2012 Fantasy Football Draft: Round-by-Round Analysis
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This evening my fantasy football league here in New Hampshire held its annual draft. I spent the last few weeks analyzing stats, scouring the news services and participating in mock drafts...and, as you might imagine, the draft went nothing like what I had expected.
Well, it did to a minimal extent—Baltimore Ravens RB Ray Rice was there for me when I selected third (of the 14 teams in my league). After that, my draft diverted from the expected course and, as a result, my team looks nothing like what I expected.
Not that that is a bad thing—as I am quite satisfied with the result.
I am a devotee of Value Based Drafting (VBD), the statistical mechanism by which you measure each player against a base line. It is not based on how many points a particular player will score during the season, rather how he performs against his peers at his position.
While I will not make selections based solely on these projections and analysis, I use VBD as a guide to help me make tougher decisions (more on that later).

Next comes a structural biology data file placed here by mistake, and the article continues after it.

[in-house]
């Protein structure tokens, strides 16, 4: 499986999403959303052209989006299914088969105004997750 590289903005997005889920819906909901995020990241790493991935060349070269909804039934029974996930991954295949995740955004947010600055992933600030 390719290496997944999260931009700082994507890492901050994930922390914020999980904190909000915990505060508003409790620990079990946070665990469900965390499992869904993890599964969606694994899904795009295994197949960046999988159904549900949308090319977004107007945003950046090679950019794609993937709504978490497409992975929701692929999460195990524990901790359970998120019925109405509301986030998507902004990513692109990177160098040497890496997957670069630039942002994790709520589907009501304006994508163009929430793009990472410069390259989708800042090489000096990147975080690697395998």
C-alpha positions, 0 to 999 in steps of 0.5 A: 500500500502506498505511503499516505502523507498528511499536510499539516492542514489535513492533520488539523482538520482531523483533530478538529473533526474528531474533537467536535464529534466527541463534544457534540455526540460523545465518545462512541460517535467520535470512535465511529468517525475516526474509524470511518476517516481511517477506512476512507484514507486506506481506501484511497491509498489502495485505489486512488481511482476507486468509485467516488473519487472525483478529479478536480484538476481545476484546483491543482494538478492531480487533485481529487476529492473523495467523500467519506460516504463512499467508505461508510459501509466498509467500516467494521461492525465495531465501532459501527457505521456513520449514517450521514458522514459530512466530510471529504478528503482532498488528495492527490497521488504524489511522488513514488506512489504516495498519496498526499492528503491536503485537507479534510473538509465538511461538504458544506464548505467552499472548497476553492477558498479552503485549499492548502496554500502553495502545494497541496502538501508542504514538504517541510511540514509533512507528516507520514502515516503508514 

As I said earlier, the draft went nothing like what I had expected. Things move more slowly in a 14-team league. Our rosters are not as star-laden as most leagues (as opposed to a 10-team league where only 150 players are selected in 10 rounds, in our league we dig deeper into NFL rosters, selecting 210 players).
Additionally, if you pick early or late in a round in a 14-team league, the character of the draft can swing wildly between picks, and the composition of your team can be greatly affected by those swings.
You will need to be flexible and make several adjustments on the fly, as I had to do tonight.
Round 1: Running Backs Dominate, but QBs Hold Their Own
Houston Texans RB Arian Foster was selected first overall
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I debated how to approach the first round for the last week, going back and forth between selecting a RB or a QB with the third pick. There are many ''experts'' who believe the NFL game has emphasized passing to a greater extent over the last few years, therefore they argue it's imperative that fantasy players secure a premier quarterback early.
I prepared my projections and crunched the numbers. When I completed my analysis, I decided that any one of four players could be selected with the third pick. But as draft day approached, I excluded the player who many fantasy experts consider to be the consensus No. 1 pick—Texans RB Arian Foster.